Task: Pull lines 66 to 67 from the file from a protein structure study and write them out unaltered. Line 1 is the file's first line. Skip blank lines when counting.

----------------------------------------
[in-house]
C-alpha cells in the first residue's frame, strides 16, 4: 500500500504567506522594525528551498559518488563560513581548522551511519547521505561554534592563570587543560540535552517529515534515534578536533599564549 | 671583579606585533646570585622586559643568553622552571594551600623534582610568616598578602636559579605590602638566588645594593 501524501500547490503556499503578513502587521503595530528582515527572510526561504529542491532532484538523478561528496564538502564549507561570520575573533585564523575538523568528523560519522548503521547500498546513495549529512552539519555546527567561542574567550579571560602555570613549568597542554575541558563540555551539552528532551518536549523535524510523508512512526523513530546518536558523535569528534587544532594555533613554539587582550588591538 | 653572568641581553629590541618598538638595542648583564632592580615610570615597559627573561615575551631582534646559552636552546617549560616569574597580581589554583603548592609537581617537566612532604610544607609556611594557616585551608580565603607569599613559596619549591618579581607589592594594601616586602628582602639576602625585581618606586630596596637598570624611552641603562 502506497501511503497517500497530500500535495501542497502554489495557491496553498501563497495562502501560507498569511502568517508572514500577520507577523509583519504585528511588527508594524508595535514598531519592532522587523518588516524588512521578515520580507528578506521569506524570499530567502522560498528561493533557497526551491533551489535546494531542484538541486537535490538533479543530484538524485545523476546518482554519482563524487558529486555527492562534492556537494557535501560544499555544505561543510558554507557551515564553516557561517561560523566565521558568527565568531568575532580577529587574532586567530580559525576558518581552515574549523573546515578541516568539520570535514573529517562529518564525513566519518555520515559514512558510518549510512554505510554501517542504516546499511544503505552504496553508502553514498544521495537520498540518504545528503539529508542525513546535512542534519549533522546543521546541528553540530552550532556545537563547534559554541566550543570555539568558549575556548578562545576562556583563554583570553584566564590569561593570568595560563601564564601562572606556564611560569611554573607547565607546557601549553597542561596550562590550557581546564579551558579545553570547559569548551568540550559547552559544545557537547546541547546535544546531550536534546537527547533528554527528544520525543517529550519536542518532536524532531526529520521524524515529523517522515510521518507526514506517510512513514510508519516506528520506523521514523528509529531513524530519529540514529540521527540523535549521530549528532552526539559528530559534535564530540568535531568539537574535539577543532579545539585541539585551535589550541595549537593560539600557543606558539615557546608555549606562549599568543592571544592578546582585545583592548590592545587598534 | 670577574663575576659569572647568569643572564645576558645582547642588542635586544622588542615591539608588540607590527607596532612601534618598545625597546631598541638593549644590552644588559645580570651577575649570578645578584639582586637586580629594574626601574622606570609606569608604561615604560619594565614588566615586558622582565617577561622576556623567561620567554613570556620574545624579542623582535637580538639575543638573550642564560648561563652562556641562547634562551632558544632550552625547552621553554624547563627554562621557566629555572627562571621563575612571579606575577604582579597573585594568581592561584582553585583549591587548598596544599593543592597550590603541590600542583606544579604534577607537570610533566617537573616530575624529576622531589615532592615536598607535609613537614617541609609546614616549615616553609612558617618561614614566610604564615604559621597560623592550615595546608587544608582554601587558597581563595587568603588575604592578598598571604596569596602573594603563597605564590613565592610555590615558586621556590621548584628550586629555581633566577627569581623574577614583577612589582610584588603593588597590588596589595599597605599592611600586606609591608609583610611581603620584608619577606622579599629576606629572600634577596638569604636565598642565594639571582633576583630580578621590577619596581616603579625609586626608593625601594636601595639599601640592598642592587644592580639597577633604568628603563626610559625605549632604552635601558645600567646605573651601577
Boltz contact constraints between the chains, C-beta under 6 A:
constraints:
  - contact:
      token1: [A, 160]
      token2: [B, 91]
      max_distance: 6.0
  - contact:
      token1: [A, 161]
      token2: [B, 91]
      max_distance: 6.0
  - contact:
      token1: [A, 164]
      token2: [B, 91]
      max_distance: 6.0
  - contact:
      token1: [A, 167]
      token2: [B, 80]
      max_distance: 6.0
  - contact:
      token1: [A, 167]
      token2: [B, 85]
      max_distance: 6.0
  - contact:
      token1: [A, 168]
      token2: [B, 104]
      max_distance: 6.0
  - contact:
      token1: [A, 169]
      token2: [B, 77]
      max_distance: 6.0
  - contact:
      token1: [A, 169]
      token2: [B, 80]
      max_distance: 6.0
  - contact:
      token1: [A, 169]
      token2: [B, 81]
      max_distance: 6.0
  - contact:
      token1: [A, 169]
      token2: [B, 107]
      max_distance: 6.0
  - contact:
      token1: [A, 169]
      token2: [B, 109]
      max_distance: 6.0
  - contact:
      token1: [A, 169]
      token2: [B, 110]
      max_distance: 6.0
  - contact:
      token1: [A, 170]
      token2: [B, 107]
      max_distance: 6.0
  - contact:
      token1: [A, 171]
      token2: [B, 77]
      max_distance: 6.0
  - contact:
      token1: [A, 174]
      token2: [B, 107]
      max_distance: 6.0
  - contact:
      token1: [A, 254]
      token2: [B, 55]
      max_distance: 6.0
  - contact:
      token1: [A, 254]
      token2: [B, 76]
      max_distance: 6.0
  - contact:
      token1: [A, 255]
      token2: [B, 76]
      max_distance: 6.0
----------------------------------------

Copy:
      token1: [A, 254]
      token2: [B, 55]